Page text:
And, man, does he want to be the next GOP challenger to Wolf. That’s really what this whole business is about – casting Turzai as even more radical than Scott Wagner, the last far right dope who tried for the governors mansion and was soundly defeated by voters.

 

He’s trying to show he’s just as stupid as Donald Trump. The President says we should all drink bleach to get rid of COVID-19? Well Turzai says we should let our kids get sick and die or make us sick.

 

Republicans truly have become the party of stupid.

 

The media helps covidiots like Turzai by uncritically reprinting his outrageous lies.

 

Turzai is like a man who calmly says it’s not raining outside while a thunderstorm beats down on the neighborhood. Instead of pointing out the truth, the media simply reports what Turzai said and at most gives equal weight to a meteorologist. But there is no OPINION about facts! And whether scientific consensus holds with his crackpot conspiracy theories about how the Coronavirus spreads or not IS a fact.

 

 

Is social distancing fun?

 

No.

 

If I could push a button and magically make the Coronavirus go away, I would.

 

But you have to live in the real world.

 

We have to get rid of the virus.

 

We need real tests to be able to tell if people have the virus. The Trump administration has completely botched that. This is why countries like South Korea are seeing hardly any new cases at all while our numbers are still extremely high.

 

Not to mention the fact that we have a bunch of morons who value their freedom to put themselves at risk without any thought to their responsibilities to the rest of society who they will also be endangering.

 

Until we can truly tell who has the virus, who had the virus, who is immune, and how to cure it, the prospect of reopening schools or the economy will be grim.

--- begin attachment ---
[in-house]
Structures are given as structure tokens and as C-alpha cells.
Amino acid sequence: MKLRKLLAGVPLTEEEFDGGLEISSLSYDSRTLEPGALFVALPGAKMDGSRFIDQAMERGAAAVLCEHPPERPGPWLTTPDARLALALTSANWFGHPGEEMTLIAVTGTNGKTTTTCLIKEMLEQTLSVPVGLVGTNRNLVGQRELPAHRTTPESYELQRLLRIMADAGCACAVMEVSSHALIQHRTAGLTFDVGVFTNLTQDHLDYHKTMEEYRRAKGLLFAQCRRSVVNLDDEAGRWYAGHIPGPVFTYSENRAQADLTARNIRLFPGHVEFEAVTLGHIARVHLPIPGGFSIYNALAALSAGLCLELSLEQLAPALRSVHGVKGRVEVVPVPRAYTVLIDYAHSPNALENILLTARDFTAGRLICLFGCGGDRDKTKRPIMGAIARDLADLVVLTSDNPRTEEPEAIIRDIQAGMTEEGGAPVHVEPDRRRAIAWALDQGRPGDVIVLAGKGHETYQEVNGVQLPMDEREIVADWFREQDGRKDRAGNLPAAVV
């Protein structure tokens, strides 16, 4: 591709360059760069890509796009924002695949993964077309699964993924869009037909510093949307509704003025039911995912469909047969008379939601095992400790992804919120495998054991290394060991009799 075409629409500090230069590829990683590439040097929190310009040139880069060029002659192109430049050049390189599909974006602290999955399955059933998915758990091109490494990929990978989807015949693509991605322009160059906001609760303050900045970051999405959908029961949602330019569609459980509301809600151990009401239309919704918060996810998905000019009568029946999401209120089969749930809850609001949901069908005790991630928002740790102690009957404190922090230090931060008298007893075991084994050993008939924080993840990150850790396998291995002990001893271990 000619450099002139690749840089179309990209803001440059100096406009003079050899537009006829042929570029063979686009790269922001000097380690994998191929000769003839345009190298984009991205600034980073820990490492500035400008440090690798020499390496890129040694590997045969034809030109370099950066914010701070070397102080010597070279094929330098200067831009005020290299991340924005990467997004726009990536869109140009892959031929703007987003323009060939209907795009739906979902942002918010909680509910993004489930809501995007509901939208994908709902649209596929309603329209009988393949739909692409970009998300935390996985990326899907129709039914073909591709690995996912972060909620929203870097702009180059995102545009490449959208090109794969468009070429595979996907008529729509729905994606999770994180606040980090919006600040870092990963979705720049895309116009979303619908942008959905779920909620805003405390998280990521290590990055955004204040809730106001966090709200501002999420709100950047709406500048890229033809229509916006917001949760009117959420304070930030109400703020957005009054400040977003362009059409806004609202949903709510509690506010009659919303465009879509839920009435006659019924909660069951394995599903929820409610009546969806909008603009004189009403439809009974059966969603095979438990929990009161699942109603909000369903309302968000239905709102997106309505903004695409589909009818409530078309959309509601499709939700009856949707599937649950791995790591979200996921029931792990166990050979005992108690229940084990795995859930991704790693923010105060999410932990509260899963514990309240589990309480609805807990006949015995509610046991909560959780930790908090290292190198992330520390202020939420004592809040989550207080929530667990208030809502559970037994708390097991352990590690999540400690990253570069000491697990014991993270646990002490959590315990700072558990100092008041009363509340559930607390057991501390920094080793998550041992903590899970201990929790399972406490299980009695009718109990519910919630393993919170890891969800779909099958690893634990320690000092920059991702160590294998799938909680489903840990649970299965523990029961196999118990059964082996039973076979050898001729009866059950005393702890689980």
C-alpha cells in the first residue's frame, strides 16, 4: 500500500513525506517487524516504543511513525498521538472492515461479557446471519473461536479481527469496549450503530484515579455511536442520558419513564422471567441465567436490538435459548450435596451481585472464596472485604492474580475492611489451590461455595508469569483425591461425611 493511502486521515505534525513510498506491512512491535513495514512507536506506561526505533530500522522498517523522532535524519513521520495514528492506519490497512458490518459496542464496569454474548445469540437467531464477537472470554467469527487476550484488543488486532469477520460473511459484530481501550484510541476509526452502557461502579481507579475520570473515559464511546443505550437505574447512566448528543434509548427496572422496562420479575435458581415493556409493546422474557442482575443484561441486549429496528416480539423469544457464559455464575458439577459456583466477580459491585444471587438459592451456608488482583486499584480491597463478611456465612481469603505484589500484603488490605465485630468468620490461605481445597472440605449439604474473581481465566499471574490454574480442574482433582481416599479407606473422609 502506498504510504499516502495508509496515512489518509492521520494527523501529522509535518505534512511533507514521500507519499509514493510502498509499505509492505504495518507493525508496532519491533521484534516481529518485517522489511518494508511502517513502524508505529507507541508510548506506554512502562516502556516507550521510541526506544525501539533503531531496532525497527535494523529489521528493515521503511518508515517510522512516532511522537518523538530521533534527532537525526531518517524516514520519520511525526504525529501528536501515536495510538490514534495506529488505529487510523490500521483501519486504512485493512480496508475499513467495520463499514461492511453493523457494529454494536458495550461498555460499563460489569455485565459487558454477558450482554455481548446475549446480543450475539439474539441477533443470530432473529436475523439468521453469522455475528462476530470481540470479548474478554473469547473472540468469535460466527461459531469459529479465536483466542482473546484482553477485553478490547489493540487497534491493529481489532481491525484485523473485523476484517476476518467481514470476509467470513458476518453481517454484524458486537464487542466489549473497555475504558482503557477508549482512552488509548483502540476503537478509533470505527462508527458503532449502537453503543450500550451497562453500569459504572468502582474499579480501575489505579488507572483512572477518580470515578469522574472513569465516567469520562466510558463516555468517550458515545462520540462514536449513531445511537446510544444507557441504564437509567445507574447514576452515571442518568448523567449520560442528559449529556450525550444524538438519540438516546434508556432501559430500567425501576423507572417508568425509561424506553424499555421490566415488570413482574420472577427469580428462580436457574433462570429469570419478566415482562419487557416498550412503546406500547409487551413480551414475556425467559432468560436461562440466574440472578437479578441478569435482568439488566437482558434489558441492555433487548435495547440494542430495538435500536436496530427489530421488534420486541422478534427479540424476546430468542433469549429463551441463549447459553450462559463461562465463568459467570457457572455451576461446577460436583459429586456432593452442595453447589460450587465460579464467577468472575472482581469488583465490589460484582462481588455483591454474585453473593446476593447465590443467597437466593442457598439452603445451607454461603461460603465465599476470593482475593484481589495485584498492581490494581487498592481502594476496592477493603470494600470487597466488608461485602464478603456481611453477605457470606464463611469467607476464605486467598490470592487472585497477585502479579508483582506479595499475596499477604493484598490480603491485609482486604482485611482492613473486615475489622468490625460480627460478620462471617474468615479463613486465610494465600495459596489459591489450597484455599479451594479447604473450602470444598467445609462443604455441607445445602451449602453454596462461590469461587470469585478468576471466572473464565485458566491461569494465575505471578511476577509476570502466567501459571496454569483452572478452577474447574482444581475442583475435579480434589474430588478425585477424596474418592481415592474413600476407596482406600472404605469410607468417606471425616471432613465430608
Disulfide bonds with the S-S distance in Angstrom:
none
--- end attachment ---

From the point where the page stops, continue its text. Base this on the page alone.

We should not put people at risk unnecessarily.
And we certainly shouldn’t put children at risk.

 

Don’t let fools like Turzai use a global pandemic to hawk their political agendas.

 

He goes on in his video to say that if the state’s public schools don’t open on time, we should consider things like universal cyber schooling, and (non sequitur alert!) charter and voucher schools.

 

It’s his everyday wish list wrapped in a Coronavirus-bow.

 

That’s how dumb this dummy thinks Pennsylvanians are.

 

I sure hope he’s wrong about that, too.


MYTHBUSTERS: A quick rebuttal to the other lies spewed in Turzai’s Facebook video

 

-Does Pennsylvania spend more than most other states on education?

 

We’re in the top 10 for over all spending, but we don’t distribute it equally. Kids in rich districts get tons of money. kids in poor districts get scraps. That’s why there’s a lawsuit demanding the state ensure all kids get an equitable education.

 

-Are pension payments high?

 

Yes, because while teachers and schools paid into the program, the state legislature deferred to pay its share for years and years. Now it’s due. We agreed to give state workers benefits when we hired them. We can’t go back on that now.

 

-Do administrators know if teachers are teaching online during the pandemic?

 

Yes. Parents, students AND administrators know because it’s all online. Administrators can monitor teachers MORE closely via the Internet – not less. That’s why there’s an overwhelmingly increased appreciation of what educators are doing now – it’s out in the open.